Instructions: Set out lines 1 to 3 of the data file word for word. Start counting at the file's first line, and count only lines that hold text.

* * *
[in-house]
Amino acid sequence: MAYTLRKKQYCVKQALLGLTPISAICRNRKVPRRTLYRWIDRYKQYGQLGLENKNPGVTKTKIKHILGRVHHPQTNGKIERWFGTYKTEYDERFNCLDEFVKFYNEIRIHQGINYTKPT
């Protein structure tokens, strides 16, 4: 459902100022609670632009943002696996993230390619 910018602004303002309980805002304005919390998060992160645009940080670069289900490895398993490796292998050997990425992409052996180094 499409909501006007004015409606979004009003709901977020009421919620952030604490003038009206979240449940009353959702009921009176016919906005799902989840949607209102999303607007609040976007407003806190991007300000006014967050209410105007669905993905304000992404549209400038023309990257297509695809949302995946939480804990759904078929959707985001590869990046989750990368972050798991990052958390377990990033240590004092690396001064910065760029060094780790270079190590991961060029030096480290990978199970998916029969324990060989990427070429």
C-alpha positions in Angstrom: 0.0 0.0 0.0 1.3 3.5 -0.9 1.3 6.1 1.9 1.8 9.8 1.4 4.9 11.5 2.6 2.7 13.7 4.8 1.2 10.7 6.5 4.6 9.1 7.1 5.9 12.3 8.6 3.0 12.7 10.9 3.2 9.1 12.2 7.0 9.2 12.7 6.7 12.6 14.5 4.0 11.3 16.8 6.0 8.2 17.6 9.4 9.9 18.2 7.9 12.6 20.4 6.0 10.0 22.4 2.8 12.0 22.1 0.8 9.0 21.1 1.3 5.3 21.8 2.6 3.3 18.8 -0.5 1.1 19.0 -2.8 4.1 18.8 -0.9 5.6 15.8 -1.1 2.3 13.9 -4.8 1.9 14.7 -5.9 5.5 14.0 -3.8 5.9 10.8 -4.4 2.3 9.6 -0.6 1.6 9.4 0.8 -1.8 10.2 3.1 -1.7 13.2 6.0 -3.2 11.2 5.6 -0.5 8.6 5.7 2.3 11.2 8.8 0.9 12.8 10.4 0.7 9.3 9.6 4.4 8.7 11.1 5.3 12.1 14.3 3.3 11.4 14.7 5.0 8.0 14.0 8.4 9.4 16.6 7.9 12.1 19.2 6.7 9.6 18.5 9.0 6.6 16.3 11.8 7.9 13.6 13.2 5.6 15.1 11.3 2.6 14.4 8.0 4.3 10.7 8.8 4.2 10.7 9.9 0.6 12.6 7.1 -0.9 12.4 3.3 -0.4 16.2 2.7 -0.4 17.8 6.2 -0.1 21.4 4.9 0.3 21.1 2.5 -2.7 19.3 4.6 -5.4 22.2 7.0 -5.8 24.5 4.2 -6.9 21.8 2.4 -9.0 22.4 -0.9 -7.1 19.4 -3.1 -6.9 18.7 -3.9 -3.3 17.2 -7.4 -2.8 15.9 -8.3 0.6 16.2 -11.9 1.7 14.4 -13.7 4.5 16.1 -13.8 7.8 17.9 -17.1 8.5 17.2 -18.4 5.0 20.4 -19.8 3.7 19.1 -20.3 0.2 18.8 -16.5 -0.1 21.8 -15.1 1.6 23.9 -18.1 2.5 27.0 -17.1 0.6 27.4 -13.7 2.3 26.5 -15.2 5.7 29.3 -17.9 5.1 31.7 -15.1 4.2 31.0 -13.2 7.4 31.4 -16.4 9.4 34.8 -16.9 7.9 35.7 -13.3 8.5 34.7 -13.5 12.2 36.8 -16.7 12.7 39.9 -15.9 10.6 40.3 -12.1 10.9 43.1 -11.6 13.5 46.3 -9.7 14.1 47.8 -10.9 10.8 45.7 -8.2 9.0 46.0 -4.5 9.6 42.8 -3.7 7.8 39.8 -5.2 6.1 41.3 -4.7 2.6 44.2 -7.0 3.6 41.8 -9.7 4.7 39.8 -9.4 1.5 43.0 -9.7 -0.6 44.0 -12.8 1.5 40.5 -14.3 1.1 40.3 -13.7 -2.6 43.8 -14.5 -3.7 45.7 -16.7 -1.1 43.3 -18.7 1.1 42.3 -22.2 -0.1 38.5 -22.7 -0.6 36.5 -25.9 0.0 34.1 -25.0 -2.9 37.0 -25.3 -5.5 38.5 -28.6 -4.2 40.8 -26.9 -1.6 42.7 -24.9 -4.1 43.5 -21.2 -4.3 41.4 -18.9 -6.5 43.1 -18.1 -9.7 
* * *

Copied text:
[in-house]
Amino acid sequence: MAYTLRKKQYCVKQALLGLTPISAICRNRKVPRRTLYRWIDRYKQYGQLGLENKNPGVTKTKIKHILGRVHHPQTNGKIERWFGTYKTEYDERFNCLDEFVKFYNEIRIHQGINYTKPT
């Protein structure tokens, strides 16, 4: 459902100022609670632009943002696996993230390619 910018602004303002309980805002304005919390998060992160645009940080670069289900490895398993490796292998050997990425992409052996180094 499409909501006007004015409606979004009003709901977020009421919620952030604490003038009206979240449940009353959702009921009176016919906005799902989840949607209102999303607007609040976007407003806190991007300000006014967050209410105007669905993905304000992404549209400038023309990257297509695809949302995946939480804990759904078929959707985001590869990046989750990368972050798991990052958390377990990033240590004092690396001064910065760029060094780790270079190590991961060029030096480290990978199970998916029969324990060989990427070429």